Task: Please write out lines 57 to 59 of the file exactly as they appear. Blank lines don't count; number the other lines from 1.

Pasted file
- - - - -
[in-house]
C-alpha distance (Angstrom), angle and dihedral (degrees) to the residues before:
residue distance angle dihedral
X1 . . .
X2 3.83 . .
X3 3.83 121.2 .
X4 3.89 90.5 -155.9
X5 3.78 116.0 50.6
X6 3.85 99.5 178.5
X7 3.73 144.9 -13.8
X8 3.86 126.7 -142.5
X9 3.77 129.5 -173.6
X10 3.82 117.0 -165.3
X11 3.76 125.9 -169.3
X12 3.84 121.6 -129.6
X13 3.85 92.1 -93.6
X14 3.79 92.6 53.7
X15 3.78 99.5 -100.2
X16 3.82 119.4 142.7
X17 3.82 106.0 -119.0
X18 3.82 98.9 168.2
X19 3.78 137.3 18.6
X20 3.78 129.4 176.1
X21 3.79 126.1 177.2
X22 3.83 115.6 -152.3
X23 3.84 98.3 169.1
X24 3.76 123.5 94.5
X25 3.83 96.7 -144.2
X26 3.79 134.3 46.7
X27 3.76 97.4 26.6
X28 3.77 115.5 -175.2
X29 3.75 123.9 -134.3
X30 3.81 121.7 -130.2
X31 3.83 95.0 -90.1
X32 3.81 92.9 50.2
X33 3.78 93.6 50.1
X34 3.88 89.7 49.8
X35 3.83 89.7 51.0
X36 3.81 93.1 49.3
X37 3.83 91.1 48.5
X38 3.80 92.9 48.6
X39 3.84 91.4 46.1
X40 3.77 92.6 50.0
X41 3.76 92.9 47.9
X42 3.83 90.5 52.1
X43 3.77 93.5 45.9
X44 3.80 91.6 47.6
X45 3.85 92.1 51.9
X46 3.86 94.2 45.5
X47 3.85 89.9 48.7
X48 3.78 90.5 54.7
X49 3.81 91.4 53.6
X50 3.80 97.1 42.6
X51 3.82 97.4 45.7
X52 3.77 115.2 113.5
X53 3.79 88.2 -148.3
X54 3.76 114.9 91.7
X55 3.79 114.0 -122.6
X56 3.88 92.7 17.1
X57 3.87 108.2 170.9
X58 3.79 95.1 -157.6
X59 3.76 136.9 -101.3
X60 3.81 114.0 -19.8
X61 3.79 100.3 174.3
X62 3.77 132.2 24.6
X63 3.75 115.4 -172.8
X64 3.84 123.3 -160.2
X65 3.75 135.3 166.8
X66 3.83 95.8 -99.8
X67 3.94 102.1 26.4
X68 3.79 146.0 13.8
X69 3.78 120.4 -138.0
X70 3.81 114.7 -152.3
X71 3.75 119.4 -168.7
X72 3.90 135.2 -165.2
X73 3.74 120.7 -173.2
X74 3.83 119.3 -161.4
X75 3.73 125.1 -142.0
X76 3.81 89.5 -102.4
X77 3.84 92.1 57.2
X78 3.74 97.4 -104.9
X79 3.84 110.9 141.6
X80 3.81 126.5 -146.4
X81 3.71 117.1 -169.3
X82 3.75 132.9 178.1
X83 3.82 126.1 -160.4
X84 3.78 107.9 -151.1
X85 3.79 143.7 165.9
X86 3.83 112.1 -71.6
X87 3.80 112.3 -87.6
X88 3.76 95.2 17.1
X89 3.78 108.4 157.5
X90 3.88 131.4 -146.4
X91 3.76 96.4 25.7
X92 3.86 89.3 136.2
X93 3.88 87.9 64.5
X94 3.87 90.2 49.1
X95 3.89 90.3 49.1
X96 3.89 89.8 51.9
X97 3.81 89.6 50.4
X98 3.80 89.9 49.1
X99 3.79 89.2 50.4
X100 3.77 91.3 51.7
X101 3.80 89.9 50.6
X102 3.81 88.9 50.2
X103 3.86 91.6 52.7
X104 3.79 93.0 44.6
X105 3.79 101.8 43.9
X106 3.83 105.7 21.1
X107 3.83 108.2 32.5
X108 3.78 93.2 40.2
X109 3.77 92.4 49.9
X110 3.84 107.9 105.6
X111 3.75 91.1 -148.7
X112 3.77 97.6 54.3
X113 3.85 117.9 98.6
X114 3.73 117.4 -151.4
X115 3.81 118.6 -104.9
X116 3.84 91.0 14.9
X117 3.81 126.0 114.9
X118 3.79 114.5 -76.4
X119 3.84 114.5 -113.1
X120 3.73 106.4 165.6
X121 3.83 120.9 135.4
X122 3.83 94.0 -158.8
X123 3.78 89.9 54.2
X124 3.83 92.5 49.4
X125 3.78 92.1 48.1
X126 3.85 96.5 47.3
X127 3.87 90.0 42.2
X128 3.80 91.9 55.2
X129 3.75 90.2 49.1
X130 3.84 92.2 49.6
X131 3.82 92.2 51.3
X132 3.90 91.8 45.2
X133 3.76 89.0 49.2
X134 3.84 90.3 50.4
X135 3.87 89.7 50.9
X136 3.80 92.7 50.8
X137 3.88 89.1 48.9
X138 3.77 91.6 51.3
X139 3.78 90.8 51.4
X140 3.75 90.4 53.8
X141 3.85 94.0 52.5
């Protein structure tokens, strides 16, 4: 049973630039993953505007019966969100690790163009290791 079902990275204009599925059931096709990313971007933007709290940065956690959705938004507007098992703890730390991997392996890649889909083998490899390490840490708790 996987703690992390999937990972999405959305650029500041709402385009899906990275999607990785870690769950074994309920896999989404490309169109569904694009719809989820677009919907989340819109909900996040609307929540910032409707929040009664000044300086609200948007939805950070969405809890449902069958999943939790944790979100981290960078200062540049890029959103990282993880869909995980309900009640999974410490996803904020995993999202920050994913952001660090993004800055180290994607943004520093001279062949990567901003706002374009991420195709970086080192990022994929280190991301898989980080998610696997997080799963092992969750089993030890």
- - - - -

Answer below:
X54 3.76 114.9 91.7
X55 3.79 114.0 -122.6
X56 3.88 92.7 17.1